Note: H.E.L.P. founder Chris Marlow is leading a team on a pilgrimage trip to Haiti the week of February 10-17. Dan King, one of the members of this mission team, is sharing his experiences here on the H.E.L.P. Blog.
His reaction was kind of like, “DUDE! Are you serious?!”
Not only did I just knock a few blocks off of the freshly built wall, but those blocks fell onto the scaffolding (which consists of a couple two-by-fours on a stack of concrete blocks) knocking his sheet of mortar to the ground.
In my defense, it was a little rainy out and the muddy ground that I’m standing on is really slippery. So when my feet start to slide out from underneath me, all I can do was try to catch myself on the wall of freshly laid bricks. As the corner of the wall gives way, everything stops so that we could assess the impact of my little fall.
As some look at me in disbelief that this crazy “blan” could be so extremely uncoordinated, others just laugh at my misfortune. Lucky for me, I’m not the only blan (I won’t mention any names, Kevin) today to knock over a piece of the wall that these men were working hard to build.
The reality is that these men work hard, and good work like this is often difficult to find here in Haiti. Many people wake up every morning here with the first (and only) thing on their mind being how they’ll find a way to make enough money today so that they can eat tonight.
That’s why job creation for the locals is so important when we take on initiatives like the 100 Homes project here in Haiti. The idea isn’t to send a missions team down to build a house in a week for some lucky family. It’s much more important to offer opportunities where multiple people will benefit. At the end of the week not only will a family have a home, but 10-12 men will have earned some good income to support their families as well.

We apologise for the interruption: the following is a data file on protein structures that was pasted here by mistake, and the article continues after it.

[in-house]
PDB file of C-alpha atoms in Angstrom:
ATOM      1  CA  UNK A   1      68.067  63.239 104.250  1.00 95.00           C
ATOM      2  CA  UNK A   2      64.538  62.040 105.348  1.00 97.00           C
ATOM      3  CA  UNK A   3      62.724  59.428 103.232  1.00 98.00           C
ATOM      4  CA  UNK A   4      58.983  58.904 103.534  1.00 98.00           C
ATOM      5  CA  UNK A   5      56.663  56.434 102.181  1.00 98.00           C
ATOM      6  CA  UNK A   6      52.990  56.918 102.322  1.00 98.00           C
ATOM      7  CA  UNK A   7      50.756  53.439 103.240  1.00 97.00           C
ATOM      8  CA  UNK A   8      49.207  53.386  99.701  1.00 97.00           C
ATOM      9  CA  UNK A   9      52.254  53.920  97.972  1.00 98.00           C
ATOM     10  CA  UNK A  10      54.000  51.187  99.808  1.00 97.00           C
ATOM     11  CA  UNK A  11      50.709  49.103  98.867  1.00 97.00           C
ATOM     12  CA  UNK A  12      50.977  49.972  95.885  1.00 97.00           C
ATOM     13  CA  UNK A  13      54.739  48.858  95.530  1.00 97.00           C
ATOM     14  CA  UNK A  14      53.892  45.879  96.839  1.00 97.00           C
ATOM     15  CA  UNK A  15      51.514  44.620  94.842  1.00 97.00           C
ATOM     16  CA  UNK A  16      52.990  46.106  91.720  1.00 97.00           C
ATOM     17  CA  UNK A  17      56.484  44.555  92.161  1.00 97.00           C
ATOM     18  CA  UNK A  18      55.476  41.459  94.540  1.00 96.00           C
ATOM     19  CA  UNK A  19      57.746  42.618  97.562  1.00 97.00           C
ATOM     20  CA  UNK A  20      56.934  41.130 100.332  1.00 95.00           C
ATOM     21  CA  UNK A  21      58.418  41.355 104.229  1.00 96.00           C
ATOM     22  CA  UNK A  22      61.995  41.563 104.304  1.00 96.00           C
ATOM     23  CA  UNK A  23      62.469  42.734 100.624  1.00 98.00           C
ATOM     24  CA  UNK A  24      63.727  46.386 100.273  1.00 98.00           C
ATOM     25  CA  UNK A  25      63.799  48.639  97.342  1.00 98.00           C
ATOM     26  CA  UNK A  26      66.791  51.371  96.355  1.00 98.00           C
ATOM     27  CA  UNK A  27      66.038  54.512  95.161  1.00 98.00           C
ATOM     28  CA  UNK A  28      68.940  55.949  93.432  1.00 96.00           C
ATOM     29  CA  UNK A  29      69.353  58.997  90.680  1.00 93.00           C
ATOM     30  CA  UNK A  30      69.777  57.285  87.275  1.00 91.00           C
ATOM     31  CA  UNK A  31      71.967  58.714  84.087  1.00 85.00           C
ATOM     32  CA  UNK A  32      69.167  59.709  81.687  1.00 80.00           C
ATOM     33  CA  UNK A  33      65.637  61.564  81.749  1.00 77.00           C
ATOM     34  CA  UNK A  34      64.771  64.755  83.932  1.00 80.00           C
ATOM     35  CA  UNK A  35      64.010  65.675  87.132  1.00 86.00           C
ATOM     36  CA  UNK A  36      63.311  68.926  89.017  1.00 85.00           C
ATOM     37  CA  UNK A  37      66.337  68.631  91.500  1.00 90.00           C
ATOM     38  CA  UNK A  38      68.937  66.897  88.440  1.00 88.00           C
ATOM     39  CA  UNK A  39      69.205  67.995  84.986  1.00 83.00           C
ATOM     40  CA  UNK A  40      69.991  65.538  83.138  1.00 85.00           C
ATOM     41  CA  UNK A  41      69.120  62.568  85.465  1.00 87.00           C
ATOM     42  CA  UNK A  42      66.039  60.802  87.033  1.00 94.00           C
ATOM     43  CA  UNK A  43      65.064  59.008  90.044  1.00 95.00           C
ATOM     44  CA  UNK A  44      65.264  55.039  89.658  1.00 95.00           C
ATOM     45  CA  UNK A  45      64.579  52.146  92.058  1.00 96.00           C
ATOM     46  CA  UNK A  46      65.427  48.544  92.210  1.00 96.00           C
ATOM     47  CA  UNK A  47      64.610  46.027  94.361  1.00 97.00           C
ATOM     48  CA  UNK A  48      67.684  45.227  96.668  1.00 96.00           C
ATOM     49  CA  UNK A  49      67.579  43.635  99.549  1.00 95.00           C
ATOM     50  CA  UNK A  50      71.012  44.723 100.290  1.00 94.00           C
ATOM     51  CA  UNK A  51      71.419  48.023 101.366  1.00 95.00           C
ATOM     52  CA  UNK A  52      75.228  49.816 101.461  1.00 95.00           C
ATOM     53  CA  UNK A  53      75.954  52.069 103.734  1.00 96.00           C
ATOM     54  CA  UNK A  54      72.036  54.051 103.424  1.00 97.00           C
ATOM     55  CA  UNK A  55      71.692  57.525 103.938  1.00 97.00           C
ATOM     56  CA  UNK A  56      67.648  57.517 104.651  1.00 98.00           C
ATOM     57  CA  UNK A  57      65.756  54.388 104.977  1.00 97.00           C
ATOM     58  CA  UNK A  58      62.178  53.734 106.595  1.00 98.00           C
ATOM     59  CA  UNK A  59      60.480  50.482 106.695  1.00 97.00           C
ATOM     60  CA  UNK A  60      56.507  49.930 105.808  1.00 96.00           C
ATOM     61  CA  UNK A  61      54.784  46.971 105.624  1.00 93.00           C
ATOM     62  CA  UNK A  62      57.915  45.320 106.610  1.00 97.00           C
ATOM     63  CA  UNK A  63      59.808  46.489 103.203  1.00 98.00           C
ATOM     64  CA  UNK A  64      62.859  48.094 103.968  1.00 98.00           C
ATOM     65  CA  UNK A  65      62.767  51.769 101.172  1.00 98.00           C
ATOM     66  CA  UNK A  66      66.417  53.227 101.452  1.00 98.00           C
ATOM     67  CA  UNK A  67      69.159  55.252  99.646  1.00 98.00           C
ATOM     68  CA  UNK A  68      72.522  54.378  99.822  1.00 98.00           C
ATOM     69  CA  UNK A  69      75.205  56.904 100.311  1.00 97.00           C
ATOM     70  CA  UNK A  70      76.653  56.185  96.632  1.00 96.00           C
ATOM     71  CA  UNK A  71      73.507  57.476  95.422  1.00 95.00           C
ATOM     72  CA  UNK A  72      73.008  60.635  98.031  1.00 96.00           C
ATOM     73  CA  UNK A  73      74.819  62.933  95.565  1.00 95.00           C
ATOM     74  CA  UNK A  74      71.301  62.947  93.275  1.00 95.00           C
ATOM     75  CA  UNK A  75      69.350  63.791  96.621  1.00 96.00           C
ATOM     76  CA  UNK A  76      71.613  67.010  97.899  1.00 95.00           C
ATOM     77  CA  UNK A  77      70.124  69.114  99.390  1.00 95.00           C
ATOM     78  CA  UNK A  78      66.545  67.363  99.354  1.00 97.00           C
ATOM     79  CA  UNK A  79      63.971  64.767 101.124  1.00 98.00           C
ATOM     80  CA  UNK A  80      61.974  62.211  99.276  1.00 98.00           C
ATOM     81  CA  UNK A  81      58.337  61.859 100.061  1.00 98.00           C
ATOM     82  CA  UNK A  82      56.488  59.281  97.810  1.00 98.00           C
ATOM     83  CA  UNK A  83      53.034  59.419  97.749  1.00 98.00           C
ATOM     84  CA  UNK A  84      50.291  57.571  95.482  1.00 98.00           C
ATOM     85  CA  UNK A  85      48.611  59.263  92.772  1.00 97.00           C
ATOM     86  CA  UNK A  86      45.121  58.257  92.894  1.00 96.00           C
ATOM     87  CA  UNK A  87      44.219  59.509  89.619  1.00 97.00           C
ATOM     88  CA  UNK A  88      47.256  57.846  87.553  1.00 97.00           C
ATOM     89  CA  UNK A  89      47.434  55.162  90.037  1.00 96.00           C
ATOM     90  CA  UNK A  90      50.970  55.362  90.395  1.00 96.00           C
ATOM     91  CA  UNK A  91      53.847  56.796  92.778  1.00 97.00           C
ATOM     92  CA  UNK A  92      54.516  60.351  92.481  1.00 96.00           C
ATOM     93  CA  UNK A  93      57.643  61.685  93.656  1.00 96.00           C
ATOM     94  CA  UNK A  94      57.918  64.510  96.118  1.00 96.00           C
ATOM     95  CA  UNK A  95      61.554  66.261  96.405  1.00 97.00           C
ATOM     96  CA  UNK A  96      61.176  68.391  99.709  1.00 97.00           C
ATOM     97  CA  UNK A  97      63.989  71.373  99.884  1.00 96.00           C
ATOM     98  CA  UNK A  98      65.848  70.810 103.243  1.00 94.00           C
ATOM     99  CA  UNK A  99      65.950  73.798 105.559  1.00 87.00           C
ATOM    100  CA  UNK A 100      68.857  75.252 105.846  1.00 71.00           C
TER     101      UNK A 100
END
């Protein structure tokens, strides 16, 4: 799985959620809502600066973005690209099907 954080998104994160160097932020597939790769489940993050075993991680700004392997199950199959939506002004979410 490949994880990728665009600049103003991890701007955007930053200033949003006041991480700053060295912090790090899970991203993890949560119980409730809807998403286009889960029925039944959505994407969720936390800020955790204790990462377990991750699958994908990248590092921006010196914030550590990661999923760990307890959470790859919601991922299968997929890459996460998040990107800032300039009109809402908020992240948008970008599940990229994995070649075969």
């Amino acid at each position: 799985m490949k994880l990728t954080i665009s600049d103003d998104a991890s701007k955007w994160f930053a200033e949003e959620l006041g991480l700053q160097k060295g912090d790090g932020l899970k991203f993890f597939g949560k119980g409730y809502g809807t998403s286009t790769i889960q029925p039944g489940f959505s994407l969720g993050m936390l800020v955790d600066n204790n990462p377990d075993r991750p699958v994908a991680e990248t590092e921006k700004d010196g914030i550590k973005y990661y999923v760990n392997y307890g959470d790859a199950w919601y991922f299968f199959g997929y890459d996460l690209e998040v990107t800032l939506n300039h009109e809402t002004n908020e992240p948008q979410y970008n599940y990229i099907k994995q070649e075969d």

As much as we love the idea of getting a single mom with two kids out of a tent and into a house, I can also see something pretty amazing in the faces of the local Haitian workers that we’re here to support.
Part of it is pride in a job well done. These men are doing good work. In fact, a couple of us blan are giving them the opportunity to do it a second time on parts of the wall. They don’t have all the big fancy tools here, so they work mostly with their hands. It’s not uncommon to see a hammer or shovel that uses a tree branch as the handle. Regardless, they are working hard and creating a quality product. That alone gives them an incredible amount of self-worth.
I also see a sense of relief in the eyes of some of these men. It’s the kind of peace that comes when you know you don’t have to worry about eating tonight… being able to go home and look your wife in the eye and know that you were able to provide for her and the kids today.
For example, one young man I met is a single dad of a two and a half-year old boy. He does construction work because he’s good at it and can get regular work that way. But he dreams of becoming a mechanic someday. He was very proud to talk about his church, and that his boy will be starting school in the Fall when he’s three years old.
Today, I’m really excited for the family that’ll be able to get out of the tent they’ve lived in for so long. But I’m equally as excited for these men who have this chance to work today.
And I promise to stay far away from the new walls.